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How many spices can you name in Polish? Posted by on Nov 29, 2021 in Food, Traditions

Christmas wouldn’t be Christmas without amazing food! And because Holidays are just around the corner, let’s see if you need help translating those spice ingredients in recipes?

Spices started to become popular in medieval times when soldiers and traders brought them back to their countries from different corners of the globe. Their rarity made spices a prized commodity, reserved mostly for the rich people and royalty. Since Christmas was a time of great feasts, many spices became synonymous with this time of year. Traditional dishes were given an exotic overhaul with the introduction of some amazingly flavorsome spices!

Do you ever get a great, secret (!) Family Recipe??? I bet you do…and sometimes they are in a different language. So what do you do? Google, translate? I decided to create a list of spices and their names in Polish! I hope this will come in handy for all of the chefs:) Making biscuits, gingerbread, pierogi, mule wine? Let’s see, what spices do we use in the kitchen?

Image by Daria-Yakovleva on Pixabay

Salt – Sól

Pepper – Pieprz

Cinnamon – Cynamon

Black Pepper – Pieprz Czarny

Cloves – Goździki

Cumin – Kminek

Ginger – Imbir

Garlic – Czosnek

Bay Leaf – Liść Laurowy

Nutmeg – Gałka Muszkatołowa

Poppy Seed – Mak

Anise – Anyż

Turmeric – Kurkuma

Caraway – Kminek

Cardamom – Kardamon

Celery Seeds – Nasiona Selera

Fenugreek – Kozieradka

Oregano – Oregano

Peppermint – Mięta

Sage – Szałwia

Savory – Cząber

Sesame Seeds – Ziarenka Sezamu

Coriander – Kolendra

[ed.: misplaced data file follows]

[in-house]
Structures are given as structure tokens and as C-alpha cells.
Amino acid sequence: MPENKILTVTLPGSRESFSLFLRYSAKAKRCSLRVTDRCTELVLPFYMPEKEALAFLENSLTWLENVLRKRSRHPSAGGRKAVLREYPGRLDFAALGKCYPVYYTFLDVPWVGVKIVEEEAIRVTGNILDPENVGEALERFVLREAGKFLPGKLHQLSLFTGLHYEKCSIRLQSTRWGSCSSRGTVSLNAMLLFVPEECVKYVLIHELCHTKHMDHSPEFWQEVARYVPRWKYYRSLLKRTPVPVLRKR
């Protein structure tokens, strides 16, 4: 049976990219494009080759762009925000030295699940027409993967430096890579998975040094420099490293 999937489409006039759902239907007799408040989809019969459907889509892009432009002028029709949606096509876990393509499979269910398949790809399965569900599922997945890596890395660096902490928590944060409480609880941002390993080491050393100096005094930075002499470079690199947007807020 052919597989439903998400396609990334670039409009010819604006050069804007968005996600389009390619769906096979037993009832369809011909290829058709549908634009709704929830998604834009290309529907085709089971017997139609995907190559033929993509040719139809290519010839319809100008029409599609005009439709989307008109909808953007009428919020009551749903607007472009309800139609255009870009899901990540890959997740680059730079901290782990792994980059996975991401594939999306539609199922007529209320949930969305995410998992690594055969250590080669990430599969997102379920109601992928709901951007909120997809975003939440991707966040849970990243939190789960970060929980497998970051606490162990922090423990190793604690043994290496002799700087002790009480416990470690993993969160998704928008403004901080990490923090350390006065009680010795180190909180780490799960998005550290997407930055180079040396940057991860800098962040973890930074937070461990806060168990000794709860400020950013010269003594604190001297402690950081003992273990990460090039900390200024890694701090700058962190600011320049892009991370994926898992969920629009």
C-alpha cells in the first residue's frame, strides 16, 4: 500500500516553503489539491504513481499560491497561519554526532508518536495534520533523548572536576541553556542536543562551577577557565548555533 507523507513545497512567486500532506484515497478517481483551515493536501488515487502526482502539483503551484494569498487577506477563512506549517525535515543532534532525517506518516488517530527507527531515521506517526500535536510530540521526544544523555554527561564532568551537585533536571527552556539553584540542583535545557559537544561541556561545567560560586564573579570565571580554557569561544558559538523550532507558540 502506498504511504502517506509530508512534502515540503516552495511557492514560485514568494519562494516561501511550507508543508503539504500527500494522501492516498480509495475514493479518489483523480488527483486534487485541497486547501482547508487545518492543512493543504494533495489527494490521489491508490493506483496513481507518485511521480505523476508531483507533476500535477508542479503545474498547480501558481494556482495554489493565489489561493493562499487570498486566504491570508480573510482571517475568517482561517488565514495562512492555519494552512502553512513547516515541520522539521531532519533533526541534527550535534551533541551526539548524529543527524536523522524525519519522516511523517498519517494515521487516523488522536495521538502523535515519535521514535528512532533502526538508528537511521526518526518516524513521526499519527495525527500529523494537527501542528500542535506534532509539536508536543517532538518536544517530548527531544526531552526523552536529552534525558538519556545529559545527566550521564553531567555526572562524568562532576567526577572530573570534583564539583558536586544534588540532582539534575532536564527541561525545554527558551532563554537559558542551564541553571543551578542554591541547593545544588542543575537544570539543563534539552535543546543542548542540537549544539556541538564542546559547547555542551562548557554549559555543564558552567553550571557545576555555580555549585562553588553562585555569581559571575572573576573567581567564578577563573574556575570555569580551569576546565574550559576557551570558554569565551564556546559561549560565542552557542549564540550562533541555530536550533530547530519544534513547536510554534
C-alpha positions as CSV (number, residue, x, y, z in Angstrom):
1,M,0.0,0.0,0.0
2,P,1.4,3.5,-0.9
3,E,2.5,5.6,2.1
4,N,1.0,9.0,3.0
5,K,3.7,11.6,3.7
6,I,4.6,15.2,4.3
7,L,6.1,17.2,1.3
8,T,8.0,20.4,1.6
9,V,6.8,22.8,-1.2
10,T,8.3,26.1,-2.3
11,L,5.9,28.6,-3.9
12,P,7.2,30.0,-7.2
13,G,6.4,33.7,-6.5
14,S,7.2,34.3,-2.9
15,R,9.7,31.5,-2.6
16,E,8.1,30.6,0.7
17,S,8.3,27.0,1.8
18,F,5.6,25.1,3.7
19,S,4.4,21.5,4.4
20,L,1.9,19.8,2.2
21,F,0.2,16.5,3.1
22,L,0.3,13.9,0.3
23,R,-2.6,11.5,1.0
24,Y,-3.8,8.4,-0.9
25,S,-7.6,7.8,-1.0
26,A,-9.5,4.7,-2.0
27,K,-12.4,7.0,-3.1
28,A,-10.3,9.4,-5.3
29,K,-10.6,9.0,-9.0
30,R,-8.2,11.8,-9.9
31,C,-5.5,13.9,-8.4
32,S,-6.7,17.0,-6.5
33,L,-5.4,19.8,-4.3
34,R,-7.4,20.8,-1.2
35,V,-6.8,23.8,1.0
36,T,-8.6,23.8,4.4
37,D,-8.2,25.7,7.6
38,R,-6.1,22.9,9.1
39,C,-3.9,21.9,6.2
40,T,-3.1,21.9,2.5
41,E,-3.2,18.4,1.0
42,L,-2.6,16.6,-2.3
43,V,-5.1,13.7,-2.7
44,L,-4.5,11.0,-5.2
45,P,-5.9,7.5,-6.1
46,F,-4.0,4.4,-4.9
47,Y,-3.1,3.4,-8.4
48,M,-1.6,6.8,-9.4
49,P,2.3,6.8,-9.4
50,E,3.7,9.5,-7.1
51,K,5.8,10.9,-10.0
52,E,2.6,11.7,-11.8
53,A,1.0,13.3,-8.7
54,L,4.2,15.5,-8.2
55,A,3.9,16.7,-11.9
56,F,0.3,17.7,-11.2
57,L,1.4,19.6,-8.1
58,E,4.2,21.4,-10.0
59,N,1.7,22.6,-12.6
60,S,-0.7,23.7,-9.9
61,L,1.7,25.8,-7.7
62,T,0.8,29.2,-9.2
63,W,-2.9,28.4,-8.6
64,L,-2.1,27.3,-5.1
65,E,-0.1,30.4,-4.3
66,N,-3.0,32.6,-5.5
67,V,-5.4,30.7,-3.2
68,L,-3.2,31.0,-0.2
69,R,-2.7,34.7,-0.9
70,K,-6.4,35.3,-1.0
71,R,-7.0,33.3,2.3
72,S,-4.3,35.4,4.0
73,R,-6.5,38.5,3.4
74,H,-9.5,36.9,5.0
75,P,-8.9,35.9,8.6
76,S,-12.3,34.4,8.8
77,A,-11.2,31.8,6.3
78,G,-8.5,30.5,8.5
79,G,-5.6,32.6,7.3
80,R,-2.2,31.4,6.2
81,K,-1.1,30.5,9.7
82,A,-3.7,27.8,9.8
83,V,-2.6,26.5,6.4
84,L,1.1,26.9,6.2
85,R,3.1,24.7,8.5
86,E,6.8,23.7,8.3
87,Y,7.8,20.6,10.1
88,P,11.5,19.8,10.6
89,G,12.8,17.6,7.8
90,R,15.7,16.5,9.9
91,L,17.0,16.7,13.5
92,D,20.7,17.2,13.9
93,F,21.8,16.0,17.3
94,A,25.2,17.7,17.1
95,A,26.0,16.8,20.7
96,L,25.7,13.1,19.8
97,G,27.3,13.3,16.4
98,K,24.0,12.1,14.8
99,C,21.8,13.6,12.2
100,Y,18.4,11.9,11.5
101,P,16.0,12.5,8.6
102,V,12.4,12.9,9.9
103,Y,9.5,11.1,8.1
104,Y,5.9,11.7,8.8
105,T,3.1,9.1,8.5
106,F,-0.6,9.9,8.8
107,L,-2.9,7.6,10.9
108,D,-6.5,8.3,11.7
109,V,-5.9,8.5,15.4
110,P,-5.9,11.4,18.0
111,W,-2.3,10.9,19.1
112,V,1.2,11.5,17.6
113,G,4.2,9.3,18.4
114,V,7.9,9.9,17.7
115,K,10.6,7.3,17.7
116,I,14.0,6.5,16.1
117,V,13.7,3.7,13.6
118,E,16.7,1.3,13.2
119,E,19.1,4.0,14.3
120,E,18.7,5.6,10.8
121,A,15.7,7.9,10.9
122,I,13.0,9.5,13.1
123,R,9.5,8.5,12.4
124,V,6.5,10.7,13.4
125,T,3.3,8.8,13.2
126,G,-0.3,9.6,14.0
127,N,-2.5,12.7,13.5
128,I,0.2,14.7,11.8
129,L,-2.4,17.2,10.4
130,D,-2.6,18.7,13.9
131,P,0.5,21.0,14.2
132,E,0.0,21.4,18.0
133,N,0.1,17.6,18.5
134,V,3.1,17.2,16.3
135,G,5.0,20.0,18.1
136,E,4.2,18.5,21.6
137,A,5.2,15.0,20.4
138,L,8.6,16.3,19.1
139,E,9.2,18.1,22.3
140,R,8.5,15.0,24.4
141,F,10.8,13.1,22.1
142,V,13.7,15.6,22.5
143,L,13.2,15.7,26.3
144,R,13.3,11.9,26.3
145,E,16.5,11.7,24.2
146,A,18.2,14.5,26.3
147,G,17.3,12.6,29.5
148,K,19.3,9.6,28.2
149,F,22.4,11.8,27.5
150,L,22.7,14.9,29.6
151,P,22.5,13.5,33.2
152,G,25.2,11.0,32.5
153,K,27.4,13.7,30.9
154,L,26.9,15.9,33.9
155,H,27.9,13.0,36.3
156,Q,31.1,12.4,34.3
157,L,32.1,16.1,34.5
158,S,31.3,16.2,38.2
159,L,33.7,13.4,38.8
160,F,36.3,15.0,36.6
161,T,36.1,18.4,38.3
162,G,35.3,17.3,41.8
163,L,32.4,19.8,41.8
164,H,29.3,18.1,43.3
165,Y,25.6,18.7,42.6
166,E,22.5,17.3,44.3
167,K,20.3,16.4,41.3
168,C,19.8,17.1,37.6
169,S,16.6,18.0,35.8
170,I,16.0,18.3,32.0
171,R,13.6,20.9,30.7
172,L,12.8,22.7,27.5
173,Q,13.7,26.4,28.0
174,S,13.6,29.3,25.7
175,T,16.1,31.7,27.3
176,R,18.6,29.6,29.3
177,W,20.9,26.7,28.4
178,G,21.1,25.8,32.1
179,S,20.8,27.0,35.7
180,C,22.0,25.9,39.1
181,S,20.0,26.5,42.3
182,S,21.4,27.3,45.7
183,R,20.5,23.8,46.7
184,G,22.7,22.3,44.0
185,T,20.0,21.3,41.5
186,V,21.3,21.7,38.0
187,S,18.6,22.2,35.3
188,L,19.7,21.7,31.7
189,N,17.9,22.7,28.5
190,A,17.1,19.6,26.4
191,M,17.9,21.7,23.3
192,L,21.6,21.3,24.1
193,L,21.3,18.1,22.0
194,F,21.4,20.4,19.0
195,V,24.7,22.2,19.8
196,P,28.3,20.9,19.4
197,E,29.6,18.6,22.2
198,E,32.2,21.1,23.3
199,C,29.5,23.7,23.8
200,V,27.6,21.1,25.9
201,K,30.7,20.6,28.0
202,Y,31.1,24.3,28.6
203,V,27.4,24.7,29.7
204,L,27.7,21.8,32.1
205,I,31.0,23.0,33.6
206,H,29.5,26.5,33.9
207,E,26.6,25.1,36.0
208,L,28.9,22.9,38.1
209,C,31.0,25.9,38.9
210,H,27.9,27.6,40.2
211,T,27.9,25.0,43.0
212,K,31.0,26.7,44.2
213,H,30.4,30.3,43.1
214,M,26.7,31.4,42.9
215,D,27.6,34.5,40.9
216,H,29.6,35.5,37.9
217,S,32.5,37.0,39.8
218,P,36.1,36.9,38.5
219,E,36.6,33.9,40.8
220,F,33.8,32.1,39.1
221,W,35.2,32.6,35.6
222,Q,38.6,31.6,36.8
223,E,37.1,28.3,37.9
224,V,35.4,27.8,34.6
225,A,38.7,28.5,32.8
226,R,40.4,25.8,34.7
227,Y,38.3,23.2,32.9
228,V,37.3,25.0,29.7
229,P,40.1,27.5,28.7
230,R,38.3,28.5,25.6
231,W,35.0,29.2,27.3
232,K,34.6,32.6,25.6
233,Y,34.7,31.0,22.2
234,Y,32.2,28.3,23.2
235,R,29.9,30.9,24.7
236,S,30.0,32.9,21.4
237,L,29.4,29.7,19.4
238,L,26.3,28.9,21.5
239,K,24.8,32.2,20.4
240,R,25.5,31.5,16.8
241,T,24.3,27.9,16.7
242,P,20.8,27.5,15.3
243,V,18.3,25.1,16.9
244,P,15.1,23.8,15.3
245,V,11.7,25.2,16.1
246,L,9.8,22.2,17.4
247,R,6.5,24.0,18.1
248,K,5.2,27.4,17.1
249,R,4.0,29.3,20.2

Curry Powder – Curry w proszku

Catnip – Kocimiętka

Lemon Balm – Melisa

Fennel – Koper

Rosemary – Rozmaryn

Vanilla – Wanilia

Image by MimmiDieLesemaus on Pixabay

When you think of Christmas, which flavors spring to your mind? I think my favorites are Rosemary and Thyme…

And since we are talking about spices, check out this post about herbs and spices and healthy living Polish way…it will come in handy in the coming Winter months!

Healthy living with herbs the Polish way.

 

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About the Author: Kasia

My name is Kasia Scontsas. I grew near Lublin, Poland and moved to Warsaw to study International Business. I have passion for languages: any languages! Currently I live in New Hampshire. I enjoy skiing, kayaking, biking and paddle boarding. My husband speaks a little Polish, but our daughters are fluent in it! I wanted to make sure that they can communicate with their Polish relatives in our native language. Teaching them Polish since they were born was the best thing I could have given them! I have been writing about learning Polish language and culture for Transparent Language’s Polish Blog since 2010.


Comments:

  1. Michał:

    Every day something new. I learned how savory and fenugreek are called in Polish – I’m sure it’ll come in handy the next time I’ll try a venison roast or some South Asian dish recipe that I found in English. However, it seems that you missed another popular and very curiously named spice: ziele angielskie, which is allspice.

    • Kasia:

      @Michał Thank you Michał! I will make sure I will add ziele angielskie!


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